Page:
According to the World Health Organisation (WHO), cardiovascular diseases, particularly heart attacks and strokes, are the number one cause of death, globally. They go on to state that most of these diseases can be prevented by addressing risk factors, such as tobacco use, unhealthy diet and obesity, physical inactivity, high blood pressure, diabetes and raised lipids. Although better drugs and less smoking have helped improve trends, cardiovascular diseases, remain the main cause of death in most European countries. Sadly, obesity is on the rise in Europe.
Health professionals, and society in general, have the tendency to put the blame on the individual for heart disease. People are advised to stop smoking, to exercise, to eat a healthy and balanced diet, to watch their weight and to control their blood pressure. But we often tend to forget that the environments in which we live, work and play can have a huge effect on our ability to make the right choices for our heart health.
Just think of Malta. This country is not exactly conductive to a healthy lifestyle, although some efforts are being made to improve this. Try riding a bike to work, or walk it and you will very likely have to deal with heavy traffic. This certainly discourages physical activity and encourages sedentary habits.
There are also very few open spaces which are free from environmental toxins and pollutants. It is mostly an urban environment that hinders the ability to be physically active outdoors. We do have small areas dedicated to a few swings and slides, but I am talking about parks, real green spaces with walking trails, fresh air and nature which the whole family can enjoy during their leisure time.
Many of us live in apartments with stairs or even stairs leading to the lift making it difficult to even go out for a walk with a pram. Uneven, broken pavements are everywhere. Bicycle lanes often suddenly disappear in the middle of a busy road and frequent potholes are also not conductive of an active lifestyle.
Greasy, artery clogging snacks can be bought at an extremely cheap price and are eaten as a quick and convenient meal. In fact, we have pastizzi shops [filo pastry filled with ricotta or peas] on practically every corner in some locations. They are cheaper and more accessible than fruit and vegetables. Every gathering or party tends to include these types of foods.
Both first hand smoke and second hand smoke increase the risk of cardiovascular disease and yet, we allow smoking in open areas, such as San Anton Gardens. Even though regulations are in place to ban smoking indoors and in places such as bars and clubs, there is not enough enforcement of the rules. At least, there is a ban on smoking in children’s playing fields.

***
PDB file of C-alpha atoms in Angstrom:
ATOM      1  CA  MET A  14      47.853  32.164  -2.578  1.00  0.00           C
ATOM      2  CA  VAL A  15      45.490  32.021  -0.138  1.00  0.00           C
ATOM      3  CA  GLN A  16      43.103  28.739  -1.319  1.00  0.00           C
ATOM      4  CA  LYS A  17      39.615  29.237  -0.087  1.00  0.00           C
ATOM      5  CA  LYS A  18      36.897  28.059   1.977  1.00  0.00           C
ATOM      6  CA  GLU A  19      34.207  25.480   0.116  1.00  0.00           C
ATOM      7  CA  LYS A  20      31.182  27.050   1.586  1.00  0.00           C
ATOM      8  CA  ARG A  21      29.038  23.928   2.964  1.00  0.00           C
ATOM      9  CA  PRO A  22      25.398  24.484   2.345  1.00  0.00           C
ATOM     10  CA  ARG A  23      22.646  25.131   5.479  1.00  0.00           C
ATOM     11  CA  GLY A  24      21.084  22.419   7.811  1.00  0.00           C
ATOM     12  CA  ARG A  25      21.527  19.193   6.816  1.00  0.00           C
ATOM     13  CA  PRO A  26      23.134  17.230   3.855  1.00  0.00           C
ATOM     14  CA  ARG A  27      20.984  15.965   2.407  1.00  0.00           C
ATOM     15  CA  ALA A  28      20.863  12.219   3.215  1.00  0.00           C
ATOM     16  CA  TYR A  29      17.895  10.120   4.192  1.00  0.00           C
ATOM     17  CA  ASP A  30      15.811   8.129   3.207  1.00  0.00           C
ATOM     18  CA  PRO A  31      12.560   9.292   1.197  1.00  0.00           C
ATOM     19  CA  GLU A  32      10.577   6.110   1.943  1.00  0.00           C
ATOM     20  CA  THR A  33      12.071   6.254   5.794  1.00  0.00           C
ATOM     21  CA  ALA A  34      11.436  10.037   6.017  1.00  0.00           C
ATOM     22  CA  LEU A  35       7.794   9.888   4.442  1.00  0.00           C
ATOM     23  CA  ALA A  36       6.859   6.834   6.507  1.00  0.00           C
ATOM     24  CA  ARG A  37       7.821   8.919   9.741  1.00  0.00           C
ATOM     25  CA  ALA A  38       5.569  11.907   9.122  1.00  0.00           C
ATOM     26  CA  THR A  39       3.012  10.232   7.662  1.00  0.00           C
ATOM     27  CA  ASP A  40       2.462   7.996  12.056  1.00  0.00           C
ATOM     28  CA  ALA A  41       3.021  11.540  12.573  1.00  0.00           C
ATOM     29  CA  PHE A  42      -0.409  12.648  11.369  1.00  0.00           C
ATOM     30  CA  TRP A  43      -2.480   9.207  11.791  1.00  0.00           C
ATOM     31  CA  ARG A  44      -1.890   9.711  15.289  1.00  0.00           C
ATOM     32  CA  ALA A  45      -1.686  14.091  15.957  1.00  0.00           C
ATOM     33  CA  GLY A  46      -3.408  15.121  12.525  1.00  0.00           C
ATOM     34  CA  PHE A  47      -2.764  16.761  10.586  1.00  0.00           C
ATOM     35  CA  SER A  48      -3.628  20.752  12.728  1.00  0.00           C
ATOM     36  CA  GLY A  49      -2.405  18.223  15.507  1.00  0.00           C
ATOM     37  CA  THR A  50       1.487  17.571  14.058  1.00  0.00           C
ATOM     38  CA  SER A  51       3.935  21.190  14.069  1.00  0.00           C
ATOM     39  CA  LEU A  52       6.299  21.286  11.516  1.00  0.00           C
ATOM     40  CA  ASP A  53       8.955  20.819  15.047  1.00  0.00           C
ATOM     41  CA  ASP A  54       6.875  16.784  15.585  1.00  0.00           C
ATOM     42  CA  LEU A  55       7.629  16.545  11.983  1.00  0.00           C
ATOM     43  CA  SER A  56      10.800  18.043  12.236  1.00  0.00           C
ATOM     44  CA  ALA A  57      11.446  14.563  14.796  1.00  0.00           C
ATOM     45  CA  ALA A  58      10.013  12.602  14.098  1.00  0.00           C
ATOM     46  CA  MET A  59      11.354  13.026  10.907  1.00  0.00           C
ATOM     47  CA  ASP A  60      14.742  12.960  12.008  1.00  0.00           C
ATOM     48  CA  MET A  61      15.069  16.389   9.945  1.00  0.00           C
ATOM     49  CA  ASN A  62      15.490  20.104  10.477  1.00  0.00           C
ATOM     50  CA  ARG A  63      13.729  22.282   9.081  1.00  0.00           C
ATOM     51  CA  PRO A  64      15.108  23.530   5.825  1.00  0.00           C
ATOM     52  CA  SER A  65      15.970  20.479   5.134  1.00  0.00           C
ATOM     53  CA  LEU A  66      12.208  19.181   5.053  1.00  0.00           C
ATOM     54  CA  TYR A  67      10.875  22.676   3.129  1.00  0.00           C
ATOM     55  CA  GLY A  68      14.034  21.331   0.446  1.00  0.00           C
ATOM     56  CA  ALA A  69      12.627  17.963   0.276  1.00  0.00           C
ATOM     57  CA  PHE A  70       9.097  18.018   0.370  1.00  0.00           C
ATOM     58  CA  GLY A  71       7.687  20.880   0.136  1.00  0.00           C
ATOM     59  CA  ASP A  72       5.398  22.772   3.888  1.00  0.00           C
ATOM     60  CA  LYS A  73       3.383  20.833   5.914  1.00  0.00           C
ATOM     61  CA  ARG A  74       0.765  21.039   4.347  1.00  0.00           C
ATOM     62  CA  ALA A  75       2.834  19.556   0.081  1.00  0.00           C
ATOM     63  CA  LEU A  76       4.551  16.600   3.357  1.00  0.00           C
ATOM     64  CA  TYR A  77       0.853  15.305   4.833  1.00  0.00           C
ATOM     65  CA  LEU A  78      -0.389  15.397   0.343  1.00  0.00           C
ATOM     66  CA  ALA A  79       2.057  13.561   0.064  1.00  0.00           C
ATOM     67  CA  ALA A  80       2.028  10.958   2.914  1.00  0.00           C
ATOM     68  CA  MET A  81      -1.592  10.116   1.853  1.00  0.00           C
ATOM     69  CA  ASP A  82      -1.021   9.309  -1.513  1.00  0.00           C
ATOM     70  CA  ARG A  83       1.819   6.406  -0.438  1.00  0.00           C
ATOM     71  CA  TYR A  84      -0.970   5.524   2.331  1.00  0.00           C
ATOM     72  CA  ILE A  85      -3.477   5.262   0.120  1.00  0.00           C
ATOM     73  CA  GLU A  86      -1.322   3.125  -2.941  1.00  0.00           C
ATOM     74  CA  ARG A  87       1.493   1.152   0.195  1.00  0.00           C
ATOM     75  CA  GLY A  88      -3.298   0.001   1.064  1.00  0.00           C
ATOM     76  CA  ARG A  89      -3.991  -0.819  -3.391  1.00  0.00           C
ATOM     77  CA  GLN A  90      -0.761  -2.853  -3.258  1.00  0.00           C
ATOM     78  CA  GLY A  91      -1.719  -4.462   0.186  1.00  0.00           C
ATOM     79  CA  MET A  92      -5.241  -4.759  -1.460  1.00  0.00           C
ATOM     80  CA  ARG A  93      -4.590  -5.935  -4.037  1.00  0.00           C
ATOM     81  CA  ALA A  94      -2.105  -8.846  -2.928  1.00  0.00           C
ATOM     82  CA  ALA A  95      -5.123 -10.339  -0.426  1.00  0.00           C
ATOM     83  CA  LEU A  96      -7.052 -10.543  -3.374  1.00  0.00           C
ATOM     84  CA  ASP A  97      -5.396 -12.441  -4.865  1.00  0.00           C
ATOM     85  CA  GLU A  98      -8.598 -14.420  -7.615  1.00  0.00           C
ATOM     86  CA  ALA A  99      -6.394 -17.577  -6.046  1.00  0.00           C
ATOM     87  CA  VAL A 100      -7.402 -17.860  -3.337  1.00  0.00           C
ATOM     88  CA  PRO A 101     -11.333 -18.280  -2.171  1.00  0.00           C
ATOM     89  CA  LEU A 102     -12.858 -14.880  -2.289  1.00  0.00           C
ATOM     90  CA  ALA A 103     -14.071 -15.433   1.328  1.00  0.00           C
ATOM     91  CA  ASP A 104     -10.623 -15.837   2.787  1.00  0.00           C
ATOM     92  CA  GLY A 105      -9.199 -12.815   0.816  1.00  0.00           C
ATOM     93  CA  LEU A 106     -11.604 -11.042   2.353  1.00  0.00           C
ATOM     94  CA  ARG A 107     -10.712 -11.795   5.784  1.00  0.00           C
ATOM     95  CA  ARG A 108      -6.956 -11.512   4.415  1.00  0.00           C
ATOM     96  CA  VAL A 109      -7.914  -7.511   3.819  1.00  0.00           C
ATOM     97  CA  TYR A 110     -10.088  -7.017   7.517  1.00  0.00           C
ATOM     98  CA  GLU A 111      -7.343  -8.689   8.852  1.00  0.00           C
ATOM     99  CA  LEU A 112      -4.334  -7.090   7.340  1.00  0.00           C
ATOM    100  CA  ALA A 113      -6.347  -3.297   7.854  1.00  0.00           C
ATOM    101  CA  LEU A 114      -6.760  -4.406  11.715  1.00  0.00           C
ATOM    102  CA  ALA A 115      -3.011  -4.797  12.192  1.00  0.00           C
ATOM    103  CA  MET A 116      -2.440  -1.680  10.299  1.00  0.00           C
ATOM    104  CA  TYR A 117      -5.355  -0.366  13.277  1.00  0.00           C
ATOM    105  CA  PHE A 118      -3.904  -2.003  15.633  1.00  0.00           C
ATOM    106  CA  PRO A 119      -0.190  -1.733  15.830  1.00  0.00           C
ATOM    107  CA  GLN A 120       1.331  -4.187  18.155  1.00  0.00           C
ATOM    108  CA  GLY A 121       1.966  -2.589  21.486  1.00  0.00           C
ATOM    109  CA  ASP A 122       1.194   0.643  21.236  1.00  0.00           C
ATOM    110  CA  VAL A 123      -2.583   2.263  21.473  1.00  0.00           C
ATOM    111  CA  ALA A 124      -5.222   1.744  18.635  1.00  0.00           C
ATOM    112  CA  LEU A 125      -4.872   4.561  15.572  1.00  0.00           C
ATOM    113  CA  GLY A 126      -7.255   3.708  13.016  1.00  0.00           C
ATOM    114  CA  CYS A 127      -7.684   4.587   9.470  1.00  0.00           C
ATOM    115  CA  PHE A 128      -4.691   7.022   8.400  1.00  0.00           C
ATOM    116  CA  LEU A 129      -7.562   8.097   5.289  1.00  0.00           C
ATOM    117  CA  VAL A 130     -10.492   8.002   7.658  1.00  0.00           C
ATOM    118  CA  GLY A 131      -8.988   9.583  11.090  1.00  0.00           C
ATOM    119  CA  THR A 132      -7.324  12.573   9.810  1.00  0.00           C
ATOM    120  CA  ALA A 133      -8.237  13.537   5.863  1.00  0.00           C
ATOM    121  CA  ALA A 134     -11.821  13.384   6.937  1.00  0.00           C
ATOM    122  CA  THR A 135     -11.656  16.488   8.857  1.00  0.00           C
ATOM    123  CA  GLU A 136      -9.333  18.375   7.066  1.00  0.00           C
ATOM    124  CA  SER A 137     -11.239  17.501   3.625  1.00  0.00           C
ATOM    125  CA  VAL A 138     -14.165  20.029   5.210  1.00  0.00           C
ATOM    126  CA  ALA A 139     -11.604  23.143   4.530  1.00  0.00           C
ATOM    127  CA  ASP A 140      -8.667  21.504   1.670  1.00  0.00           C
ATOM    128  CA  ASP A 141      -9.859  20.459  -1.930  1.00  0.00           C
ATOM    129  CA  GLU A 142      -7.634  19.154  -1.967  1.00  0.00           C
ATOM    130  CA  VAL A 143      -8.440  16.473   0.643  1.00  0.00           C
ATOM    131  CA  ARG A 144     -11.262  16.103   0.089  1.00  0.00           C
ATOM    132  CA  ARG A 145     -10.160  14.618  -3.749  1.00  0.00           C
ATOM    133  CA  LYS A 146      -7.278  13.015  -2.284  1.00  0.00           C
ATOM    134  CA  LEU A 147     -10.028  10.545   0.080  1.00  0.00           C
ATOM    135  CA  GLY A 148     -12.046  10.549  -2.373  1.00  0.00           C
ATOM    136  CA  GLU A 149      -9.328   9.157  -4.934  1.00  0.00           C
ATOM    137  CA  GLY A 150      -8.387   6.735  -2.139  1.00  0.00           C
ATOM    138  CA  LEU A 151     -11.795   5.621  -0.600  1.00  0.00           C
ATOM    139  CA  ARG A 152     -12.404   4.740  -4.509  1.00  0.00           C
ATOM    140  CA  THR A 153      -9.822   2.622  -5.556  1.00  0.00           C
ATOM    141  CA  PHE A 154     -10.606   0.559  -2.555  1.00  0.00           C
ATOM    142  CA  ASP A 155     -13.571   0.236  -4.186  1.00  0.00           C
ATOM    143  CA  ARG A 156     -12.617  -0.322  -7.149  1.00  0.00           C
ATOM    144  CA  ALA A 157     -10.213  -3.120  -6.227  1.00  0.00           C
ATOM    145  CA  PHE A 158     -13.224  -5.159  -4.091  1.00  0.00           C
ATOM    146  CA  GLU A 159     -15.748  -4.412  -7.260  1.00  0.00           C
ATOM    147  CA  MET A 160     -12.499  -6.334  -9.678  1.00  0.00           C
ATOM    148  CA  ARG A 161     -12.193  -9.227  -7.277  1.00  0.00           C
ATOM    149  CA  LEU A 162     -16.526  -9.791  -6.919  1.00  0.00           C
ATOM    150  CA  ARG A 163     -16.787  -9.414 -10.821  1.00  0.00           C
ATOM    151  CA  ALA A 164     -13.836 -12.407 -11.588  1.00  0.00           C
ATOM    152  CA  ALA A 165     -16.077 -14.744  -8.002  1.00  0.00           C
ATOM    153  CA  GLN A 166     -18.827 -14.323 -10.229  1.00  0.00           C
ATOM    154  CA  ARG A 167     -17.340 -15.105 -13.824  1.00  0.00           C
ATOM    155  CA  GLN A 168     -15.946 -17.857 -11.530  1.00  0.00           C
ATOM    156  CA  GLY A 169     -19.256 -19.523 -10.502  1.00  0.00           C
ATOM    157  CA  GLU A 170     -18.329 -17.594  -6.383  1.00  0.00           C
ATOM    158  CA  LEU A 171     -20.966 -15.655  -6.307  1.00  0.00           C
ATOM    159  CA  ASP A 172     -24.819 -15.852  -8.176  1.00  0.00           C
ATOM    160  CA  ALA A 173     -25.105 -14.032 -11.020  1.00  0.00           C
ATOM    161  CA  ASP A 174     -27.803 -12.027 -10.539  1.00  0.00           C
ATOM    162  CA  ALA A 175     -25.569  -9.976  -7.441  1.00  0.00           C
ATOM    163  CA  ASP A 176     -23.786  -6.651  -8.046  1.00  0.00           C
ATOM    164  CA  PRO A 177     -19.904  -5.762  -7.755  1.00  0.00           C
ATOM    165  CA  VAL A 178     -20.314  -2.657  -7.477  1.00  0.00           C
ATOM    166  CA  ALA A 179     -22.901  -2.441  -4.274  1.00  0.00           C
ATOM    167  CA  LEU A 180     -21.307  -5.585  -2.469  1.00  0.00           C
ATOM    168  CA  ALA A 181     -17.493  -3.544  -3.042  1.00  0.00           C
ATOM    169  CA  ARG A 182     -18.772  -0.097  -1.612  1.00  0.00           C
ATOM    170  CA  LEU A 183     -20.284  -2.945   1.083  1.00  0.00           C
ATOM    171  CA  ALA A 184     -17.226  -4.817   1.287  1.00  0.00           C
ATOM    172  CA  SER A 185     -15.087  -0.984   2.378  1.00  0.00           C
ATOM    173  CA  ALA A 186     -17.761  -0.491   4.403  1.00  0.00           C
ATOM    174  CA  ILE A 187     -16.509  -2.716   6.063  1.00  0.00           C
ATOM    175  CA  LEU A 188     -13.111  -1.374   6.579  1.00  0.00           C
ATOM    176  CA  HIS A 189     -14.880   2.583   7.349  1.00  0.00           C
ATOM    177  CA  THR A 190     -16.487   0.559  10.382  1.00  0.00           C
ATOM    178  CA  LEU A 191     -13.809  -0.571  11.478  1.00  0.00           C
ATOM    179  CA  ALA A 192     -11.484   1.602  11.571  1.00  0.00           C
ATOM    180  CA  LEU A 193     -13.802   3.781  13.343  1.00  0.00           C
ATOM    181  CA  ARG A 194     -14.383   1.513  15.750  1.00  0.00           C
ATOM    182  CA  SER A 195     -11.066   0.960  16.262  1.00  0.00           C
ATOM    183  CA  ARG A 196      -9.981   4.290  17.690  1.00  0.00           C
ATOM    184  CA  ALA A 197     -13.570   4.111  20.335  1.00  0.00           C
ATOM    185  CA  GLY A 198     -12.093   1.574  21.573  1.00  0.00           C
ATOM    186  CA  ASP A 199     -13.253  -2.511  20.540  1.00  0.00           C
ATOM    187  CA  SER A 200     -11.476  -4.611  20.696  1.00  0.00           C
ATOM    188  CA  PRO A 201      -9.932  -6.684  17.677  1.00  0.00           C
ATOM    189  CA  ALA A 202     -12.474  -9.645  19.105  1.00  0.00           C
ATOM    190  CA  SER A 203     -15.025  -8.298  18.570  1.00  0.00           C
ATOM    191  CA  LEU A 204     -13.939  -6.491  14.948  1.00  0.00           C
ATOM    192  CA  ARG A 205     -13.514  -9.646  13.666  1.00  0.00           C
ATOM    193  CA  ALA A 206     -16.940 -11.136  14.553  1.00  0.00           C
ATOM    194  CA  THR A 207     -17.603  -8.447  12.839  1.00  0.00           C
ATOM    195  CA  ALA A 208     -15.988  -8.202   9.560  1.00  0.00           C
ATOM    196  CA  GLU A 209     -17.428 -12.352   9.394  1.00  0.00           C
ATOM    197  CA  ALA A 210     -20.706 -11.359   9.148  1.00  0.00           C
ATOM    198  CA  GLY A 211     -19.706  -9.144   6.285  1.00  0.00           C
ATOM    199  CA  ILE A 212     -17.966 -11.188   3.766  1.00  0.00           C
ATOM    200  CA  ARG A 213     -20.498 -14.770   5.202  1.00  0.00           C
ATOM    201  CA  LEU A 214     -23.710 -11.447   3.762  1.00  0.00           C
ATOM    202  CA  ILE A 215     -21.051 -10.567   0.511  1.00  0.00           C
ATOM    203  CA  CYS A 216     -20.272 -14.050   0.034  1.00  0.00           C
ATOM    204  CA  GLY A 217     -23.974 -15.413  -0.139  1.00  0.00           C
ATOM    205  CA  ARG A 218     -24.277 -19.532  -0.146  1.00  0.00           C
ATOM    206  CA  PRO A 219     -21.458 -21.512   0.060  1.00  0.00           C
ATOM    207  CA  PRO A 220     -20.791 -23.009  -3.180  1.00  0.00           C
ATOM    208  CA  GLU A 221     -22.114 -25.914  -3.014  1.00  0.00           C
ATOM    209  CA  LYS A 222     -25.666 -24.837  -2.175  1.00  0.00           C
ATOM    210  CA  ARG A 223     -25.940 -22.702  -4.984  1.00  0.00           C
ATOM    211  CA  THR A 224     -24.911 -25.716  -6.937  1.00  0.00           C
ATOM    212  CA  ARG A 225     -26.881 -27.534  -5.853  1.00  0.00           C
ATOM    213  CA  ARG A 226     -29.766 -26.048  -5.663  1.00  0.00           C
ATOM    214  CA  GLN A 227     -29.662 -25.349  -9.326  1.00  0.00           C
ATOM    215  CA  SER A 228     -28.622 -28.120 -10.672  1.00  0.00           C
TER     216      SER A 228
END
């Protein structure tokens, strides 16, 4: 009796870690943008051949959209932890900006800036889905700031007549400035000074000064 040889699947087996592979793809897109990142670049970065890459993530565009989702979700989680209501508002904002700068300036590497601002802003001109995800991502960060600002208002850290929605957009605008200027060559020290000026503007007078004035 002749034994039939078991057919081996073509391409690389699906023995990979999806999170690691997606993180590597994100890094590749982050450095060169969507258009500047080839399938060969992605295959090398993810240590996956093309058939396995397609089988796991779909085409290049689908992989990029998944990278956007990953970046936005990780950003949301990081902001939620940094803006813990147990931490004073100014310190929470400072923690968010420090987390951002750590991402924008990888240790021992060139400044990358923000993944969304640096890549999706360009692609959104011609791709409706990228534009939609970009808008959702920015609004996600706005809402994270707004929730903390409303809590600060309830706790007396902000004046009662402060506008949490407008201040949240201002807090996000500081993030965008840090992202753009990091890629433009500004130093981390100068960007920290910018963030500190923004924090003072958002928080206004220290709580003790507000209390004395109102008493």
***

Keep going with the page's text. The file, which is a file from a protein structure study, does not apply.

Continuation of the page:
According to the American Heart Association (AHA) scientific statement entitled Particulate Matter Air Pollution and Cardiovascular Disease and published in 2010,fossil fuel combustion from industry, traffic and power generation are the major sources of the fine particulate matter found in outdoor pollution.
According to the World Heart Foundation’s website it appears that within hours to days of increased exposure, air pollution can trigger cardiovascular events in those who are at risk, even if they appear to be healthy. It can trigger cardiovascular-related deaths, as well as non-fatal events, such as heart attacks, strokes, heart failure and irregular heartbeats.
Whether you love them or loathe them, it has been well documented that fireworks, one of our most popular traditions, emit large quantities of particulate matter, including soot, ash and metals. Particulate matter has been consistently associated with cardiovascular disease development and progression. The bangs and colourful displays leave their mark on air quality for some time after the display ends. Although firework-related pollution episodes are temporary, each episode is highly concentrated, and contributes significantly to total annual metal emissions. The emissions are, on average, fine enough to be easily inhaled and a health risk to susceptible individuals. However, we all know that this can be quite a controversial subject and one which is not easily solved.
I am sure that you would agree with me when I say that the air we breathe and our environment should not pose a serious threat to our health. However, more education on the risk factors for heart disease and stroke is certainly required.
The latest catch phrase in Maltese social media circles is ‘live and let live’ if anybody dares to challenge tradition or our way of life. But it is high time that we start evaluating our priorities. Our health and that of our children should be our main concern.
29th September, 2014 is World Heart Day which is organised by the World Heart Foundation. This year’s slogan is Heart Choices NOT Hard Choices. This day is dedicated to exposing how much our environments can impact and increase cardiovascular disease risk factors. The Foundation states that the rise in cardiovascular disease in low- and middle-income countries has been linked to progressive urbanisation and the globalisation of unhealthy lifestyles which are facilitated by urban life.
Let’s all become more aware. Let’s educate our younger generation and try to live in an environment which helps them to make the right choices for a healthier life.
For more information visit world-heart-federation.org